Appellants have made numerous complaints to the Department of Public Works (“DPW”) about the conditions on Grant Road. DPW has responded by issuing citations and fining neighbors for placing trash containers out on the wrong day or at the wrong time and for allowing vegetation to intrude on public space.   DPW has assured the Tuccis that its enforcement efforts will continue.   In the Tuccis' view, however, “the District's decisions regarding enforcement [have been] clouded by a misunderstanding of the facts.”   They assert that the District has not enforced the regulations “to the extent required by law.”

At least part of the Tuccis' dissatisfaction with the District's enforcement efforts derives from a fundamental disagreement about where their neighbors' private property ends and the public space begins.   The Tuccis assert “that Grant Road is a bona fide district street and that the right-of-way is thirty-three feet wide.”   Utility poles are located within that space, however, and the paved roadbed is approximately sixteen feet wide.   In memoranda to Mr. Tucci, DPW has referred to the “telephone and light posts [as] designat[ing] where the public space begin[s] in the alley[;] the area between the posts should show the correct width of the alley (public space).” 1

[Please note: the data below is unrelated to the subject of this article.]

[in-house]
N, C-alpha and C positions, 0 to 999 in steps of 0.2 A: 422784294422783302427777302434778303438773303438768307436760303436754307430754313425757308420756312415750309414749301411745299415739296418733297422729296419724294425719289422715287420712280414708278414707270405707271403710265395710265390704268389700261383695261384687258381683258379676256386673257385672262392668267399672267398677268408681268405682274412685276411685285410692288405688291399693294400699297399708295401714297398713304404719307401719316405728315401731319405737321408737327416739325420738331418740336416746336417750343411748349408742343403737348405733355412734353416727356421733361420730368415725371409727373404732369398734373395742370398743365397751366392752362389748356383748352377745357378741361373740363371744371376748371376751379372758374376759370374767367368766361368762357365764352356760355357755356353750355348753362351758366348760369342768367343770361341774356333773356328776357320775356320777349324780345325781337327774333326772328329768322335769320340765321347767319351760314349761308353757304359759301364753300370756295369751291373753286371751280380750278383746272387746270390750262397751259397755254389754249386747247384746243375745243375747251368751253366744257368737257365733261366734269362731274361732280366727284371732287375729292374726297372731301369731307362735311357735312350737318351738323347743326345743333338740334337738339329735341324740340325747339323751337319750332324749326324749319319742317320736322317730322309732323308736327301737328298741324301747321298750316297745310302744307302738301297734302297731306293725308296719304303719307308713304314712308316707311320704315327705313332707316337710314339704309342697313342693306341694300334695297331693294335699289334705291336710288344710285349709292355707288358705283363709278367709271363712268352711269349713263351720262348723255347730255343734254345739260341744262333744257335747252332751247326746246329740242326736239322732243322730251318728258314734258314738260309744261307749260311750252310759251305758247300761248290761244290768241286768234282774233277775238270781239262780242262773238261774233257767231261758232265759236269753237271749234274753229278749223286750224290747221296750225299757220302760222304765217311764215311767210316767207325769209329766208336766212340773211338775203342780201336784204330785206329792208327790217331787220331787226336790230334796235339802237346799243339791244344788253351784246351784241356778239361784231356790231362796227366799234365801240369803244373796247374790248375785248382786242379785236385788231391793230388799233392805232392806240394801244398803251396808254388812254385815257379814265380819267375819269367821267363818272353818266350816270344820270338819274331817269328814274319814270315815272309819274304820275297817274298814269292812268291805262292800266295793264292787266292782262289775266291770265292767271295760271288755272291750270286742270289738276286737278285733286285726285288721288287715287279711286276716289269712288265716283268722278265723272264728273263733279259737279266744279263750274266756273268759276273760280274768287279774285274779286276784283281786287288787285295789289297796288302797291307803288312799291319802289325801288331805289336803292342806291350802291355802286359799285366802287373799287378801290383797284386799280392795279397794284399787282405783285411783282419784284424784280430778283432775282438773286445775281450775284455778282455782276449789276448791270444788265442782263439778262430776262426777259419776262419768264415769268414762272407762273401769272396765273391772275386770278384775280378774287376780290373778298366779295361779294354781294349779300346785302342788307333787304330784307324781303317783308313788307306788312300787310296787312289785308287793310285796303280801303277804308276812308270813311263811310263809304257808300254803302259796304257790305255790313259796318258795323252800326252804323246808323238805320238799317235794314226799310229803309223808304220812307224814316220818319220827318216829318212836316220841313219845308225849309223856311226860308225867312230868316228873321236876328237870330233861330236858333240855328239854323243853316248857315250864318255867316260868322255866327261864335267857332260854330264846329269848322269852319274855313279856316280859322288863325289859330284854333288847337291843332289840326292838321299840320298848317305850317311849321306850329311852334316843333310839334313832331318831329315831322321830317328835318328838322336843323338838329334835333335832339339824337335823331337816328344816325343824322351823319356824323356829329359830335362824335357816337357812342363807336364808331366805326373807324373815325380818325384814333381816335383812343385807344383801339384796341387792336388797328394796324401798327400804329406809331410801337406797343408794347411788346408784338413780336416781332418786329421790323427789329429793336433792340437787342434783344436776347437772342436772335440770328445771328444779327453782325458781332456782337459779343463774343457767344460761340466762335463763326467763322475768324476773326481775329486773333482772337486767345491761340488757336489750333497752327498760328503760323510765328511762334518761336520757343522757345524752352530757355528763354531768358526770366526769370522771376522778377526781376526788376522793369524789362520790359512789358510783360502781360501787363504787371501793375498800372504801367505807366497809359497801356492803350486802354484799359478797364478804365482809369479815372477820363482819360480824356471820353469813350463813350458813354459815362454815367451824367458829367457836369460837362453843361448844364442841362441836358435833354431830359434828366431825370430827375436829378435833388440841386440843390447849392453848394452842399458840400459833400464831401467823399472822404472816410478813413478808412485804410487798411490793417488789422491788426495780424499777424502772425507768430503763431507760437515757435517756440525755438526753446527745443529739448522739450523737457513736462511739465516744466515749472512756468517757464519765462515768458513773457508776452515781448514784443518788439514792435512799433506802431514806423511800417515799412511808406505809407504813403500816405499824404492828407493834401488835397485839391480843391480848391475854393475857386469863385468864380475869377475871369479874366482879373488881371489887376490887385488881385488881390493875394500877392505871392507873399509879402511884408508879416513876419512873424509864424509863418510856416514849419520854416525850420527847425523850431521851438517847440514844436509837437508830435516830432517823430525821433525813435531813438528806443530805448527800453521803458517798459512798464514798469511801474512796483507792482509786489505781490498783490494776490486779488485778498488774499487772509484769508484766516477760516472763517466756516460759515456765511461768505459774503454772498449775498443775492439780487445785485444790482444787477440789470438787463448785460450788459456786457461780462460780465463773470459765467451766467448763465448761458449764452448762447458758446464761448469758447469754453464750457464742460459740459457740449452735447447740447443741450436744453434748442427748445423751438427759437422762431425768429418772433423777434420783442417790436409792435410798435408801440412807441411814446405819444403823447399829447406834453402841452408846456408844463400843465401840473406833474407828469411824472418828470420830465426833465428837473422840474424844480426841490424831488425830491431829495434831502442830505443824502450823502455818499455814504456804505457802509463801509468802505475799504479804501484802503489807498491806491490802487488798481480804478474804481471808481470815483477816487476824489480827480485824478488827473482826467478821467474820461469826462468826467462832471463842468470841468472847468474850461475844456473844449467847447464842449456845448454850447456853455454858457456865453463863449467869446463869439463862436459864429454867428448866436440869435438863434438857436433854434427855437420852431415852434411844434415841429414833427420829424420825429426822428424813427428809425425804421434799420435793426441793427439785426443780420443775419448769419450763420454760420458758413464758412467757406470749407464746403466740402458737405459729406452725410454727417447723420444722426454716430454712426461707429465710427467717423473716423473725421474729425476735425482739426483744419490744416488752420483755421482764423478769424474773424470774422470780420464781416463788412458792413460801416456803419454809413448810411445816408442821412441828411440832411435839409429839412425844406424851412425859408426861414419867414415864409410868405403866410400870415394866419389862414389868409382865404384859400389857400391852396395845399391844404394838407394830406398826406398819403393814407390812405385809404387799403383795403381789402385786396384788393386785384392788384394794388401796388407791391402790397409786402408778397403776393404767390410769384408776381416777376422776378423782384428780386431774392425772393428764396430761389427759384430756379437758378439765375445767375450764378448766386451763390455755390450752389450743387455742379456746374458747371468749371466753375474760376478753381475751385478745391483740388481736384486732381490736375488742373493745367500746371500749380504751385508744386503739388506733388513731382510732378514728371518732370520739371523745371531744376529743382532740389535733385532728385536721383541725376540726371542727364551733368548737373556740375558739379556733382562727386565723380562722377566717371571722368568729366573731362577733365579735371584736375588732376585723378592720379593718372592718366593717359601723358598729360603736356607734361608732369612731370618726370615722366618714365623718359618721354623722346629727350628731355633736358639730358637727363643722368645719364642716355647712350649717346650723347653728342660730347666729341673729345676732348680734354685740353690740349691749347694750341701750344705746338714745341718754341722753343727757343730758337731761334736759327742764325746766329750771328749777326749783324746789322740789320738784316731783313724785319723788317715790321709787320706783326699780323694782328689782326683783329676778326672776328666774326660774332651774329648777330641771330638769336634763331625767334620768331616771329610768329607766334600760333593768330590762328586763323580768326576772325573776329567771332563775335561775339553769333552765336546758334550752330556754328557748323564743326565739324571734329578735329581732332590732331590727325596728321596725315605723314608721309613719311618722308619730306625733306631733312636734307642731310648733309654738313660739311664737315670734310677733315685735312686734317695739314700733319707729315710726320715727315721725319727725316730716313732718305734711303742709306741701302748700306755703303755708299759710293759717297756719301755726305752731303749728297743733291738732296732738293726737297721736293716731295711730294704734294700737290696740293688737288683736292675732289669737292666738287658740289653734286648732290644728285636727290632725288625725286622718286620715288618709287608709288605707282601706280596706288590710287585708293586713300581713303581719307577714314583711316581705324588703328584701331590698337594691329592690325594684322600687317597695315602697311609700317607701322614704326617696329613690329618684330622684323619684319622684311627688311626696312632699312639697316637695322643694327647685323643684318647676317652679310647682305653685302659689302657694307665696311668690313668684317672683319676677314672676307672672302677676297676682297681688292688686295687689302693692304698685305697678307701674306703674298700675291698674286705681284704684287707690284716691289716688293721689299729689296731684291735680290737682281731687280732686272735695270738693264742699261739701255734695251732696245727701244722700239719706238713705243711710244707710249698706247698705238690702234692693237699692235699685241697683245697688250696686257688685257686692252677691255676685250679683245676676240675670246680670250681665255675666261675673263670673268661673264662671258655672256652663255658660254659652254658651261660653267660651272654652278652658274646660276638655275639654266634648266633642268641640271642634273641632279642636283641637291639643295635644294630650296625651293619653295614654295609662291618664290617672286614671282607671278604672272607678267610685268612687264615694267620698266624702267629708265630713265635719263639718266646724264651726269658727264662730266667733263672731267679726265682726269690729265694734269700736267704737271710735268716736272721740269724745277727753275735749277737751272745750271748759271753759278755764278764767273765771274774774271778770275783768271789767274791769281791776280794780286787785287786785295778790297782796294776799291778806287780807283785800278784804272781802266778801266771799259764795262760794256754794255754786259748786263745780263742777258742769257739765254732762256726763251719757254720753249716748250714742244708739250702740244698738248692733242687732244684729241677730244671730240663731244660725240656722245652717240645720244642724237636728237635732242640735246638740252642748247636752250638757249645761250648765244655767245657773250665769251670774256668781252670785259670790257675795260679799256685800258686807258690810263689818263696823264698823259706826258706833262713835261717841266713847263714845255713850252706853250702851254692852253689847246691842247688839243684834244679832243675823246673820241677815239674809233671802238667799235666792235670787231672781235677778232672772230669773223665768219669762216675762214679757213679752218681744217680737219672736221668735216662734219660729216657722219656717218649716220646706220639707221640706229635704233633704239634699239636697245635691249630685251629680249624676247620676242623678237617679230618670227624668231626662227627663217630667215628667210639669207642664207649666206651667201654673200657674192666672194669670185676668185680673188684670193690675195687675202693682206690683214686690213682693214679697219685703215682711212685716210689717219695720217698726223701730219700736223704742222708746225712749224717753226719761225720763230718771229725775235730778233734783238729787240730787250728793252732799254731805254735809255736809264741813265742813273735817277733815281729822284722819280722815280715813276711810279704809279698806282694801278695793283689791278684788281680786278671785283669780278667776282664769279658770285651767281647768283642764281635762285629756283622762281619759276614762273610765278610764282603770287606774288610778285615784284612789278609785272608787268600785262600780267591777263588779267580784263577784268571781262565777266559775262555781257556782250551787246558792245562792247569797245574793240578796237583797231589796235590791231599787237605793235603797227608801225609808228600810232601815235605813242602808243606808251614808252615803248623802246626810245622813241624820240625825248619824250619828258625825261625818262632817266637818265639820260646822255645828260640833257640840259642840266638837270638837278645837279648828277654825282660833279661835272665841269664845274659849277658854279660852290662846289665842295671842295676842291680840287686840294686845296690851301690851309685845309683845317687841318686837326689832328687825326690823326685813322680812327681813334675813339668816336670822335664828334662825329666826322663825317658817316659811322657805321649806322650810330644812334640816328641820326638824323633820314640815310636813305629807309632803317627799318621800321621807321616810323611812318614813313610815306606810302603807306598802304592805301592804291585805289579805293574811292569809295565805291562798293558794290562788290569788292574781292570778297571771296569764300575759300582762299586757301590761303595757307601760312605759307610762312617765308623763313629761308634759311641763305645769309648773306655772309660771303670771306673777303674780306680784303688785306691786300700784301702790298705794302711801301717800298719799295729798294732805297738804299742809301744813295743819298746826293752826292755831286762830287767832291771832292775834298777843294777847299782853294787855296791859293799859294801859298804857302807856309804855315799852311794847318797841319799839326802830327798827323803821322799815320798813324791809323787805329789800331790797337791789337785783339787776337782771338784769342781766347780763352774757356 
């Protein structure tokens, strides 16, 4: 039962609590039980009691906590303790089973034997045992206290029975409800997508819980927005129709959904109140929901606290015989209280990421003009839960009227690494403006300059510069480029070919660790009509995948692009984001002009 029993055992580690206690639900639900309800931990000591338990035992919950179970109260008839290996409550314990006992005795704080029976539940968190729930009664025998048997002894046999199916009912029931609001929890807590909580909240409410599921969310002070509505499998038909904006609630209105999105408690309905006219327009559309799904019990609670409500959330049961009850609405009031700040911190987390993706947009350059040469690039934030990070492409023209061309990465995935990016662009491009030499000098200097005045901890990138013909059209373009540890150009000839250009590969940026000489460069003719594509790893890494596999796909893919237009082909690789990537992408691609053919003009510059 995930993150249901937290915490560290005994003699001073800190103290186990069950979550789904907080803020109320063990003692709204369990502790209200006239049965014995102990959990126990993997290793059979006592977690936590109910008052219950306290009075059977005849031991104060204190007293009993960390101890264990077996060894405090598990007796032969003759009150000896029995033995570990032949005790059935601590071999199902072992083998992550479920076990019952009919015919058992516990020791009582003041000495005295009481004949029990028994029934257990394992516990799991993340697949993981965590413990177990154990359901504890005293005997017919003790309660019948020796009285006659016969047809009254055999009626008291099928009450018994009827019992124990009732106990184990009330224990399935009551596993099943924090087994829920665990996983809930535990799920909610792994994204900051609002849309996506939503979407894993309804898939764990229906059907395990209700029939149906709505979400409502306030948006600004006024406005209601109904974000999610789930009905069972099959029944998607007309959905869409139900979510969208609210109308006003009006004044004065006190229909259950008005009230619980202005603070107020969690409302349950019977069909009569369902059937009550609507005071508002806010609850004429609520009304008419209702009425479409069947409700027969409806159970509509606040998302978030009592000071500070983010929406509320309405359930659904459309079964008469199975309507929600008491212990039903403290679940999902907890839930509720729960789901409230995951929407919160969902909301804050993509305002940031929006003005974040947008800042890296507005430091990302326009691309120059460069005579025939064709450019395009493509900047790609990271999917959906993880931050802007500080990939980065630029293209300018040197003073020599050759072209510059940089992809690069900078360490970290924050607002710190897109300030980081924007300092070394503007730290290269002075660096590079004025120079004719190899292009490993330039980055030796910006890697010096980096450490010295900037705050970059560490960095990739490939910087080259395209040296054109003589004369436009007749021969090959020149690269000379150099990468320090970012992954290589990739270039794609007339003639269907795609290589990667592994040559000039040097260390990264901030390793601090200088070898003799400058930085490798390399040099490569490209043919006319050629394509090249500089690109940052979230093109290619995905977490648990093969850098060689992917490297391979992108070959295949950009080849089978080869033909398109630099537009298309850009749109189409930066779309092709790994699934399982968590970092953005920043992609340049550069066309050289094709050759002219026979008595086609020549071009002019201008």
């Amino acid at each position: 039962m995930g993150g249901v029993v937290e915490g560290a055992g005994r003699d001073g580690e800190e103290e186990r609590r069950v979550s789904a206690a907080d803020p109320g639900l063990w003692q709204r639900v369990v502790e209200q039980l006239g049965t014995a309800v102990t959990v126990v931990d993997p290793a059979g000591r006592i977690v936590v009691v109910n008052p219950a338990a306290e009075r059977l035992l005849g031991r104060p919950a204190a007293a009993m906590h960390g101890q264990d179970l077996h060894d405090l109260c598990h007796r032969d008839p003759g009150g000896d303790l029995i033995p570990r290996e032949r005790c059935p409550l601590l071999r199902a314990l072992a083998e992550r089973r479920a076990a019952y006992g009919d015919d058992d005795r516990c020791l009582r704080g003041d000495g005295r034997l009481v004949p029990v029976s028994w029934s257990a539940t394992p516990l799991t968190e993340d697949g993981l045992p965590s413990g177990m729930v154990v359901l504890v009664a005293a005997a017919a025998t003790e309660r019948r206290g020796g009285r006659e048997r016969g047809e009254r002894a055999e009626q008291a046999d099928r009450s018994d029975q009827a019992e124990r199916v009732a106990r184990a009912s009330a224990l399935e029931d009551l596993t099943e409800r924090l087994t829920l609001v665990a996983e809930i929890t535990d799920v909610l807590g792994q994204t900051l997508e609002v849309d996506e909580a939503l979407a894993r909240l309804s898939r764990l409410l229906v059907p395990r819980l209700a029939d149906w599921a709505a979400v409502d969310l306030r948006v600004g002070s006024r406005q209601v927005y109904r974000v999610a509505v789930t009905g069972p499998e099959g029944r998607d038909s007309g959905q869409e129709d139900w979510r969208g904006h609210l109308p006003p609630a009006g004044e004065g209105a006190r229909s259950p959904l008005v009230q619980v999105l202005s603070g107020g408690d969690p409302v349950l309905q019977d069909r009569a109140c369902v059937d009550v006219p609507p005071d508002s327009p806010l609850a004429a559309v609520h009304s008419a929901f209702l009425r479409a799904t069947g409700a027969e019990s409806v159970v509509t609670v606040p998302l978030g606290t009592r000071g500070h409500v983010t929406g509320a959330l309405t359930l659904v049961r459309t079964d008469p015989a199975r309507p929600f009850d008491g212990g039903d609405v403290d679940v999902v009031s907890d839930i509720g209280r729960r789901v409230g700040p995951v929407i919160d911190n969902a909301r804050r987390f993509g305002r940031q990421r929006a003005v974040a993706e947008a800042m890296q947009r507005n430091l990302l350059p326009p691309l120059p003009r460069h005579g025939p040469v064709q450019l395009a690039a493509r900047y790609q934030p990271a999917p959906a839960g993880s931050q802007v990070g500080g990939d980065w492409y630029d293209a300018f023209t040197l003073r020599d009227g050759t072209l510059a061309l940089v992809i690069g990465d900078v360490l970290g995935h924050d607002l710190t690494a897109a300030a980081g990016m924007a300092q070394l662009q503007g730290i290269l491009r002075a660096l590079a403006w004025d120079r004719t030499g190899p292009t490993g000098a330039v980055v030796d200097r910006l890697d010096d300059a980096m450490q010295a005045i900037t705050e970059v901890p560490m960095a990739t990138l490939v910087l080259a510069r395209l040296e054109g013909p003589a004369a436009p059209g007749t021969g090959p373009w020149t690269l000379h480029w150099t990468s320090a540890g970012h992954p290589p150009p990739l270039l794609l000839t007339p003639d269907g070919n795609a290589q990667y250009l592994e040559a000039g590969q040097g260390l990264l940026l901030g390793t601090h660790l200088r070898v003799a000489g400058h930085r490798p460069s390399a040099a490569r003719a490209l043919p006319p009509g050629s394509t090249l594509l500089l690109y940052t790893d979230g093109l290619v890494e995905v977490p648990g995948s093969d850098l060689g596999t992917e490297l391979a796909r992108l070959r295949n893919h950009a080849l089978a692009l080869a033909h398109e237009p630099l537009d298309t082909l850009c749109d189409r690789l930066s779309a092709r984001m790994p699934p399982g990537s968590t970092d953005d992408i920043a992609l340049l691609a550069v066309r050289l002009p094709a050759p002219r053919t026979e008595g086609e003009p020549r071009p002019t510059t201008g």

The Tuccis assert that they have suffered substantial and unreasonable interference with the use and enjoyment of their private property.   They can no longer entertain guests as they please, and the value of their property is diminished, although they concede it is worth more than the price they paid.

II. The Procedural Background

The Tuccis filed a two-count complaint accusing the District of Columbia of “Maintenance of a Public Nuisance” and “Refusal to Enforce Municipal Regulations and Other Laws.” They prayed “for all damages incurred as a result of the [District's] maintenance of a public nuisance on the Grant Road right-of-way in an amount to be proven at trial, but in no event less than the difference in the market value of [the Tuccis'] property situated adjacent to a public nuisance as opposed to a properly maintained city street․” They also sought an injunction requiring the District to “enforce the municipal regulations and other laws with respect to the Grant Road right-of-way․”

Both parties moved for summary judgment.   With respect to the nuisance claim, the trial court distinguished District of Columbia v. Fowler, 497 A.2d 456 (D.C.1985), the case on which the Tuccis principally rely, noting that the District did not create the nuisance in this case but allegedly allowed it to be maintained.   Under those circumstances, the court reasoned, the Tuccis were required, but had failed, to “show some type of common law tort such as negligence․” See B & W Management, Inc. v. Tasea Investment Co., 451 A.2d 879 (D.C.1982).